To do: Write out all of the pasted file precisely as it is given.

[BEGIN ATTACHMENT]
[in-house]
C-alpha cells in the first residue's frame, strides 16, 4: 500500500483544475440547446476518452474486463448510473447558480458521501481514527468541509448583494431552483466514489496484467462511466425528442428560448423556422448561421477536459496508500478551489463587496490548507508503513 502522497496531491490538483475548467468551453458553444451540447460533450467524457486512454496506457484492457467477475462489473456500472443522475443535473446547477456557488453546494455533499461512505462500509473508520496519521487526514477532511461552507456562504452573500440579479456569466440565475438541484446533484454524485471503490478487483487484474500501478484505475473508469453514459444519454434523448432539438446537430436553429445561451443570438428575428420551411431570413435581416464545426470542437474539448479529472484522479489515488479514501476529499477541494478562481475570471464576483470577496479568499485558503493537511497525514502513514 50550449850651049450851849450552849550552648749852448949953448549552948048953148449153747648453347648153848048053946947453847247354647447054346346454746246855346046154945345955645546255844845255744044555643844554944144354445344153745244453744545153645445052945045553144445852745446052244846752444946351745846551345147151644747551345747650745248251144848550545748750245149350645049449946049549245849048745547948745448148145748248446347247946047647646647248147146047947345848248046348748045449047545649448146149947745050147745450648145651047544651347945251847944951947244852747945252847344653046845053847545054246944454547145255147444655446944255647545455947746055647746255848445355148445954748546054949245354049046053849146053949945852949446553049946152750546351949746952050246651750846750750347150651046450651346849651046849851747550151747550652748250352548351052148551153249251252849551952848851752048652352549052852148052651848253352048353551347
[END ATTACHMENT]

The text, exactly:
[in-house]
C-alpha cells in the first residue's frame, strides 16, 4: 500500500483544475440547446476518452474486463448510473447558480458521501481514527468541509448583494431552483466514489496484467462511466425528442428560448423556422448561421477536459496508500478551489463587496490548507508503513 502522497496531491490538483475548467468551453458553444451540447460533450467524457486512454496506457484492457467477475462489473456500472443522475443535473446547477456557488453546494455533499461512505462500509473508520496519521487526514477532511461552507456562504452573500440579479456569466440565475438541484446533484454524485471503490478487483487484474500501478484505475473508469453514459444519454434523448432539438446537430436553429445561451443570438428575428420551411431570413435581416464545426470542437474539448479529472484522479489515488479514501476529499477541494478562481475570471464576483470577496479568499485558503493537511497525514502513514 50550449850651049450851849450552849550552648749852448949953448549552948048953148449153747648453347648153848048053946947453847247354647447054346346454746246855346046154945345955645546255844845255744044555643844554944144354445344153745244453744545153645445052945045553144445852745446052244846752444946351745846551345147151644747551345747650745248251144848550545748750245149350645049449946049549245849048745547948745448148145748248446347247946047647646647248147146047947345848248046348748045449047545649448146149947745050147745450648145651047544651347945251847944951947244852747945252847344653046845053847545054246944454547145255147444655446944255647545455947746055647746255848445355148445954748546054949245354049046053849146053949945852949446553049946152750546351949746952050246651750846750750347150651046450651346849651046849851747550151747550652748250352548351052148551153249251252849551952848851752048652352549052852148052651848253352048353551347